On a windy night, I attended a screening of "In Bruges," at the Writer's Guild Theater in Beverly Hills. It was simultaneously funny and horribly violent. I laughed, I cringed. Colin Ferrell and Ralph Fiennes were excellent, but the standout star of the movie was the sexy city of Bruges, in Belgium. Infatuated with her stunning, well-preserved Medieval architecture, I could hardly wait to be there.
It took three years (I move slowly), but I finally got to her. There are no flights into Bruges from the US, so I flew into Brussels and caught a train (right at the airport) to the city of my dreams.
From the station in Bruges, I easily grabbed a taxi to the Best Western I'd booked online. I know, sounds cheap and cheesy, but it was lovely and a mere stone's throw from the main square. It was also home to a sweet parrot that greeted me on my way in and out of the lobby and encouraged me to have fun.
Upon arrival, I walked to Market square. It was breathtaking, even prettier than in the movies! I sat outside with a gorgeous meal and enjoyed the mid-March chill, while munching a healthy omelet and salad. You can easily find all kinds of cuisines to delight your palate in Bruges, not just Belgian. And the food is fresh, robust and with dazzling presentation, even in the inexpensive restaurants.
Later that day I visited the Belfry Tower. After walking up 366 steps, I got to see the whole, spectacular city. There is a part in the movie wherein Colin Ferrell warns an overweight family not to hike up there. Before seeing it myself, I thought that was just snarky. As it turns out, the stairwell is tiny and one really must be fit in order to get in and up to the top.
Later in the trip I strolled to another part of town for a ride on the canal. The guide pointed out the hotel where Colin Ferrell stayed while filming. I realized I wasn't the only tourist drawn to the city via the movie. Though some natives roll their eyes at the mention of "In Bruges," the tourism industry is appreciative.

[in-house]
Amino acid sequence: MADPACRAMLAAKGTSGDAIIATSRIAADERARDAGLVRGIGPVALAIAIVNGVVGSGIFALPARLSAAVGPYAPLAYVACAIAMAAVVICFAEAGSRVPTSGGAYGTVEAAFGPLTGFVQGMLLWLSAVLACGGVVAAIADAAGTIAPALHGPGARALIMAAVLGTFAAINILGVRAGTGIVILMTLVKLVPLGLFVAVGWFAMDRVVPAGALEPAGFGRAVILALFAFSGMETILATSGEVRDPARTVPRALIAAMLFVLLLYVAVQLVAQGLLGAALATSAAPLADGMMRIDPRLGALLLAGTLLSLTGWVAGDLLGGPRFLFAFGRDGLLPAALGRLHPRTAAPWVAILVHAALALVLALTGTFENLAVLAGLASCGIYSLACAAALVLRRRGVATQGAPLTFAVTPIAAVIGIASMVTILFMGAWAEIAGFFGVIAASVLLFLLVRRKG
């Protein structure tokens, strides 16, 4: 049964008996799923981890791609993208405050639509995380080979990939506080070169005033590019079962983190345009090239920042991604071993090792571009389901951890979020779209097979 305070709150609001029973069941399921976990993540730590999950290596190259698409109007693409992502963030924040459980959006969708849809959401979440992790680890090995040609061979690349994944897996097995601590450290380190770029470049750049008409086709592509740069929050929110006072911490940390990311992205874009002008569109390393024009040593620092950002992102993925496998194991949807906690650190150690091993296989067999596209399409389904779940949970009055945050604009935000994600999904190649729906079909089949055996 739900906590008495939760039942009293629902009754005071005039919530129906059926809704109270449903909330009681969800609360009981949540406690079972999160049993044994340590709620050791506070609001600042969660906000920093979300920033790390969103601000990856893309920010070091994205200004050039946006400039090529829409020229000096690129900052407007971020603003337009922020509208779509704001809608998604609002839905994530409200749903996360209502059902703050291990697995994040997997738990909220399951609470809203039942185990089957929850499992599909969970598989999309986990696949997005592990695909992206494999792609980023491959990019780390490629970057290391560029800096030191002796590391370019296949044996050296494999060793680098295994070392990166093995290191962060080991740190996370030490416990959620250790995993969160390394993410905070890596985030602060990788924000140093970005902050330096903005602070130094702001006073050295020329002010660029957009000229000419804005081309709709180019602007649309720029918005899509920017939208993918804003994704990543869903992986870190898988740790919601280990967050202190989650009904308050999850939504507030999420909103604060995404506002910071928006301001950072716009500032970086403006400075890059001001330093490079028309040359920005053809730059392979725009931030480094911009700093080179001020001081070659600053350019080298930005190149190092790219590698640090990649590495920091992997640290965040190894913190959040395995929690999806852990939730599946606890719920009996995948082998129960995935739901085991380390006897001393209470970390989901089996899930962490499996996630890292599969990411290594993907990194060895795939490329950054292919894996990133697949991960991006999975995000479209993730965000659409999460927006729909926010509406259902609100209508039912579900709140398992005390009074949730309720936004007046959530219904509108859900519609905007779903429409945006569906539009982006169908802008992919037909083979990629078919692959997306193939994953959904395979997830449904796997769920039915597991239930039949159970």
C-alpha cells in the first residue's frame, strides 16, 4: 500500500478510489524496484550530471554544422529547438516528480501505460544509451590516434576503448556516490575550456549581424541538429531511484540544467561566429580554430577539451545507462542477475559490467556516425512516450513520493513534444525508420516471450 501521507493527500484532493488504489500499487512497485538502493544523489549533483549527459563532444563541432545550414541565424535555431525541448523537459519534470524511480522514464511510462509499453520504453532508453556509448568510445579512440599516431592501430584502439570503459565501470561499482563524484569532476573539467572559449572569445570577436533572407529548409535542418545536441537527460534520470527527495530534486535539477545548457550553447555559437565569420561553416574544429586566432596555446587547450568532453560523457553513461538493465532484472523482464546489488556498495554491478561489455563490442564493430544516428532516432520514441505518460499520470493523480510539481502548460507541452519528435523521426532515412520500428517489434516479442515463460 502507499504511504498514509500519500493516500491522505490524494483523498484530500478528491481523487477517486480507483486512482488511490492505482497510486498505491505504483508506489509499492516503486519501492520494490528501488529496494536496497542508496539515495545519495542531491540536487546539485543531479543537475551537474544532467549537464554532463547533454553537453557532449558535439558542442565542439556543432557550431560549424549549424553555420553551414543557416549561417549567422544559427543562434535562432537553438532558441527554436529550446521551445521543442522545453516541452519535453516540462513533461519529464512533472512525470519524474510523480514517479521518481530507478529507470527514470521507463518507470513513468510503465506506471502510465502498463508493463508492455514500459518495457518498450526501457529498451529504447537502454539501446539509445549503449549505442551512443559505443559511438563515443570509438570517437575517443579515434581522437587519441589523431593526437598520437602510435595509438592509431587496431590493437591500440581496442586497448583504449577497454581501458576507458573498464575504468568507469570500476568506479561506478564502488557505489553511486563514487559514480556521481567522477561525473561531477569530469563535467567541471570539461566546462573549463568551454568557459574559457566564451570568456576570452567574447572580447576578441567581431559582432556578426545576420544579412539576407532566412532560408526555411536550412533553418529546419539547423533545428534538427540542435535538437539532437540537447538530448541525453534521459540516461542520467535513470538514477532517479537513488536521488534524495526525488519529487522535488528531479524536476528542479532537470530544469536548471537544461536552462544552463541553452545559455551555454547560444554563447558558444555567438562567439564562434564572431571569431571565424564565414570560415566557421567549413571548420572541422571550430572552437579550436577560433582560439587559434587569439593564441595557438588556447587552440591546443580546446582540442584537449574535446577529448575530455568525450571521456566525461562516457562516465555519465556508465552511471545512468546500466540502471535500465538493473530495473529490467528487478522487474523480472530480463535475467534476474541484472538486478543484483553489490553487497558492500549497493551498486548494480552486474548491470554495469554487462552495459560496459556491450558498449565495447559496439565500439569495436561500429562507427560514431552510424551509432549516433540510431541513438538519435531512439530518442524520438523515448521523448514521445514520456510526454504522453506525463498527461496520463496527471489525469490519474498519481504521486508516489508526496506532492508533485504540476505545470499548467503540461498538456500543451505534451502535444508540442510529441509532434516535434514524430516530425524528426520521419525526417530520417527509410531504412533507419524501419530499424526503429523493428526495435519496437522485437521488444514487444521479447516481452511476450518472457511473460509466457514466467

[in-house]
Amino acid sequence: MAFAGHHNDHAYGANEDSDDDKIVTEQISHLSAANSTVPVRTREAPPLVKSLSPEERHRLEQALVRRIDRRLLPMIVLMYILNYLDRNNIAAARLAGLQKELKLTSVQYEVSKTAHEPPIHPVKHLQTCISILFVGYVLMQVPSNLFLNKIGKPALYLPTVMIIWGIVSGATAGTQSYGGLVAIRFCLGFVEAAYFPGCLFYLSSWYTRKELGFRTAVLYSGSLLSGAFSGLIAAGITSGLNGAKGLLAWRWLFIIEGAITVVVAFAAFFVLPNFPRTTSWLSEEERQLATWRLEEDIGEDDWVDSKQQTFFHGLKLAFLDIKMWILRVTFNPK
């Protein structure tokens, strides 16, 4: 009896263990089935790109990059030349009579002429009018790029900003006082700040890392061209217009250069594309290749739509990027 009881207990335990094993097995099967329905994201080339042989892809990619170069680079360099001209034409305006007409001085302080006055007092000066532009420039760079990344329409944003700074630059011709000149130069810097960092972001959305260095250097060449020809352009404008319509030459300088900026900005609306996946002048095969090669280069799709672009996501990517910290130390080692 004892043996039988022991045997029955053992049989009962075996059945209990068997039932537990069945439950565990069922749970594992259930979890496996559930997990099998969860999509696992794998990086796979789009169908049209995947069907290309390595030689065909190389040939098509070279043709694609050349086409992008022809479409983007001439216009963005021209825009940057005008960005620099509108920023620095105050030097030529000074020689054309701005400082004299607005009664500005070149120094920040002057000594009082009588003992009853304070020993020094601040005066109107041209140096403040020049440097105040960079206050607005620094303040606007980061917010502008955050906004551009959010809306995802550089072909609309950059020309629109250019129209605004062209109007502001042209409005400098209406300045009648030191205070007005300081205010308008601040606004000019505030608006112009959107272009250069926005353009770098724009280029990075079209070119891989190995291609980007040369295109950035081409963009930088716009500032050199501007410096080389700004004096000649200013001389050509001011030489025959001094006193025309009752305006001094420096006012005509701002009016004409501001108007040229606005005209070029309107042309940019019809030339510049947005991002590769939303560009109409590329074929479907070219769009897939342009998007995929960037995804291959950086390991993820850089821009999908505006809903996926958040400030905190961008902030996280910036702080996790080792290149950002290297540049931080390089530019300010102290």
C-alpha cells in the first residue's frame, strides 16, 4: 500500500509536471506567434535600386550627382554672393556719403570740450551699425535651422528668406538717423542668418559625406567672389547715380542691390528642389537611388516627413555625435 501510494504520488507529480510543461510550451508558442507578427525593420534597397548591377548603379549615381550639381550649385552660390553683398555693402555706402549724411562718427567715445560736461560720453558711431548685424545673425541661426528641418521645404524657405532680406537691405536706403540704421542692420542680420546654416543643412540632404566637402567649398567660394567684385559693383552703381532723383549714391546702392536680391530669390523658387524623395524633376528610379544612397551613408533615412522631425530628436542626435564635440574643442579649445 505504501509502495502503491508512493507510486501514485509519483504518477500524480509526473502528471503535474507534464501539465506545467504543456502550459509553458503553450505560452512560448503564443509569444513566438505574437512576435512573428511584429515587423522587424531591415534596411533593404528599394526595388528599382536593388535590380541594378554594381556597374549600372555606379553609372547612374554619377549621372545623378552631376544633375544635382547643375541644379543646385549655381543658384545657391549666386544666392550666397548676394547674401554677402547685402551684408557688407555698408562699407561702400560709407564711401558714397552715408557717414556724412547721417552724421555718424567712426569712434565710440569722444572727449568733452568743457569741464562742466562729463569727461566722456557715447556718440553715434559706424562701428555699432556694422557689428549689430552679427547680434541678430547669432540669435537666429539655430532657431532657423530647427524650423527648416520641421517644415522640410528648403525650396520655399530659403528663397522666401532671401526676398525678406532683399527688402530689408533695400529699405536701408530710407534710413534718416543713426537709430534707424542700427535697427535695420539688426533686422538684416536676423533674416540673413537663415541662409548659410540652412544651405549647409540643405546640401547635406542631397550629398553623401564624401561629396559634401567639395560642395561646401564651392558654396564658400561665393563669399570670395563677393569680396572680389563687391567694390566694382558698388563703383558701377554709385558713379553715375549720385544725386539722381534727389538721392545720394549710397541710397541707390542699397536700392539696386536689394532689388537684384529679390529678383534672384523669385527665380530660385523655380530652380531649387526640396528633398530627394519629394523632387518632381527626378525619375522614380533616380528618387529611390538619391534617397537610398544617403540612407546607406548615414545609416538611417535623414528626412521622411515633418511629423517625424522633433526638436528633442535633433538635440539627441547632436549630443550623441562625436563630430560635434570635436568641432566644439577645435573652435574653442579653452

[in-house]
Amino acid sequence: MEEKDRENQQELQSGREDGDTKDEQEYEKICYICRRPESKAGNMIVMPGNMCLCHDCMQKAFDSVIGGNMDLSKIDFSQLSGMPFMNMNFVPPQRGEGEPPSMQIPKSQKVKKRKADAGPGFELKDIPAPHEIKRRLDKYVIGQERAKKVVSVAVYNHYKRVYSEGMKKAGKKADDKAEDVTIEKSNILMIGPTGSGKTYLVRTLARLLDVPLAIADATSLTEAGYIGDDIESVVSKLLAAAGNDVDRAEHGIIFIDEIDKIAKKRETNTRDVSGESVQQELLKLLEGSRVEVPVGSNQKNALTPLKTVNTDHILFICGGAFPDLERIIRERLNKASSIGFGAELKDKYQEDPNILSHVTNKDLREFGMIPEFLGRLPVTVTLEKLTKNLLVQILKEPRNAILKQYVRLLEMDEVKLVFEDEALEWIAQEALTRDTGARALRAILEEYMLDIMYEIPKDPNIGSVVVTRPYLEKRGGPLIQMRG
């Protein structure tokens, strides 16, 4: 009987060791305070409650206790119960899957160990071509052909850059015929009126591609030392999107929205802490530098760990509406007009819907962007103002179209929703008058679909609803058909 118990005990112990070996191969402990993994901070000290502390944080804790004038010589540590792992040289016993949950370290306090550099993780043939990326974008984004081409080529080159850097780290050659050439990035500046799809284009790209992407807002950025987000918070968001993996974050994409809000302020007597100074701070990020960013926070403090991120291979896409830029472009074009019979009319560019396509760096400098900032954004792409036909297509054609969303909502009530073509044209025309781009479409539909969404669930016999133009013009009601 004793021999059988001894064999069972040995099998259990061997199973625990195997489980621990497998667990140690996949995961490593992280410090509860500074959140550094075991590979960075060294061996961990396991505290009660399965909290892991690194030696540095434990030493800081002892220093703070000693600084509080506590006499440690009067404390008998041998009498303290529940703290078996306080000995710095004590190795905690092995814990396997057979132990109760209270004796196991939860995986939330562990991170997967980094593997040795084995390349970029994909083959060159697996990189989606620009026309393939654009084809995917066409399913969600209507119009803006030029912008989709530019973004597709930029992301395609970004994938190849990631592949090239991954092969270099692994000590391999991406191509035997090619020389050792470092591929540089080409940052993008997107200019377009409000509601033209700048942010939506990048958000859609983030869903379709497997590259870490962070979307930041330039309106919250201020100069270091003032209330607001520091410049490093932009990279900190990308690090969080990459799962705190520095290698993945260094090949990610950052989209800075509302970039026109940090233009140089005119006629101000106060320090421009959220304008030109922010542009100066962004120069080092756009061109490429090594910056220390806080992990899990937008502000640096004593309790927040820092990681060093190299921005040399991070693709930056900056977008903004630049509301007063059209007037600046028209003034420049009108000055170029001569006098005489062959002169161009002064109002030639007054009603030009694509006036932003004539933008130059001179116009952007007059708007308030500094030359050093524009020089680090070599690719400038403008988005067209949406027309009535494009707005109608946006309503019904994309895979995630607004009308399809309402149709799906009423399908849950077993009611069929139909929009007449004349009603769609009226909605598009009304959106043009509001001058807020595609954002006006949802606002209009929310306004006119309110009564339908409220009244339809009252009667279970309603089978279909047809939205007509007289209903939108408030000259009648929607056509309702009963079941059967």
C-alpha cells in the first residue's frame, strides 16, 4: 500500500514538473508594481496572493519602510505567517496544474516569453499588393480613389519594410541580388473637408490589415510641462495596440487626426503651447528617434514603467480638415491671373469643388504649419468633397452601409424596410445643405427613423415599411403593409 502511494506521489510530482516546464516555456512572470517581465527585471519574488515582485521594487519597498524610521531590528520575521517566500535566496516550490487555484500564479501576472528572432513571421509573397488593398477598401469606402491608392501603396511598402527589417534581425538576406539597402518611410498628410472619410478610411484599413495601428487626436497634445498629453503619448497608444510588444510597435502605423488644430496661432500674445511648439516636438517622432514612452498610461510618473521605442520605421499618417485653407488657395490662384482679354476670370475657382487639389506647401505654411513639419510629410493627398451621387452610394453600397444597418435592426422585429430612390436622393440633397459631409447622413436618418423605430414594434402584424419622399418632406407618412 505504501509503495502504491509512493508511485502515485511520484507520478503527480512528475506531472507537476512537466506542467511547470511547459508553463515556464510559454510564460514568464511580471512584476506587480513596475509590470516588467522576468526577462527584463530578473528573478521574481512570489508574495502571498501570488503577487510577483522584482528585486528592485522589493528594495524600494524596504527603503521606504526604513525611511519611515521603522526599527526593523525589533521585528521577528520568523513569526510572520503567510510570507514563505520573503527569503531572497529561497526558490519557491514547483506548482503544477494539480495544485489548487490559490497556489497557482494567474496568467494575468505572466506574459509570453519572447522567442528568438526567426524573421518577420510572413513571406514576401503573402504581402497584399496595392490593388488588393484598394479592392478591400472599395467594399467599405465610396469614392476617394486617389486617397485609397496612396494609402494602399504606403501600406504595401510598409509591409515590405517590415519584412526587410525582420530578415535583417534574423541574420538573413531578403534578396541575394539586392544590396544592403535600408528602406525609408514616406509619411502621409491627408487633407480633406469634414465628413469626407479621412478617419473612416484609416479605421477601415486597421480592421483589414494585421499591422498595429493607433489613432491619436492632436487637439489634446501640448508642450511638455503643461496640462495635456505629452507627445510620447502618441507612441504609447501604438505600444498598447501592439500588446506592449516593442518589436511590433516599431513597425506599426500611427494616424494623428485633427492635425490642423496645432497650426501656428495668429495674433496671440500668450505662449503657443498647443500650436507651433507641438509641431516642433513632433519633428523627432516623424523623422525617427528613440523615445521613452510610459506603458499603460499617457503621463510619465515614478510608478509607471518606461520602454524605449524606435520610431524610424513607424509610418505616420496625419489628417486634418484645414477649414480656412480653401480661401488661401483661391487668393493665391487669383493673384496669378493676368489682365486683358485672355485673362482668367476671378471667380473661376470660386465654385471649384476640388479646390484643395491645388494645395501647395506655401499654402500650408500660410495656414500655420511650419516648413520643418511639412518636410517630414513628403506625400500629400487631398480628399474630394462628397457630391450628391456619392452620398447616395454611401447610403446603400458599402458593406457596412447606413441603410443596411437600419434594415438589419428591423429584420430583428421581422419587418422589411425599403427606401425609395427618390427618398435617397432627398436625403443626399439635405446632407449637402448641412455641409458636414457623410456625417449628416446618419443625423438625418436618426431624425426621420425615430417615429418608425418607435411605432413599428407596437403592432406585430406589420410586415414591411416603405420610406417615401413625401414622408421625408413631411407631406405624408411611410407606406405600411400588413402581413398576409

Bruges is home to some of the best chocolate shops on the planet. I know, because I've been around and chocolate is a staple of my diet. My first night, I was too shy to do dinner by myself, so I wandered around savoring a bag of assorted truffles and fell in love with them.
This charming little town invites you to walk anywhere and everywhere and promises to delight you no matter what you explore.
Plenty of lovely tours leave from the "Markt" (Market Square) every 30 minutes. You're welcome to show up and hop on the bus. There are museums, churches, restaurants, cinemas, theaters, and tons of shopping. You can treat yourself to fabulous gifts. It's an interesting, fun and safe place to visit alone, or with family and friends. If you want to check out its beauty before visiting, do see "In Bruges." Careful, though, you might become obsessed. There's also some alluring footage in the Audrey Hepburn film, "The Nun's Story." Though that film is from the late 50s, Bruges still looks hot. Traveling there is like going back in time to an old, yet well-preserved and wonderful love. I look forward to my return. Until then, there's Netflix.
Toni Ann Johnson is a Sundance Institute Screenwriter’s Lab alum. She won the Humanitas Prize for her civil rights era teleplay “Ruby Bridges,” in 1998. In 2004 she won a second Humanitas Prize for “Crown Heights,” the Showtime drama about the 1991 riots between African-American and Hasidic Jews in Crown Heights, Brooklyn. She also writes dance movies and books about health and beauty. Her books Vibrating Youth and Vibrant and Clear are available on Amazon. Visit www.vibratingyouth.com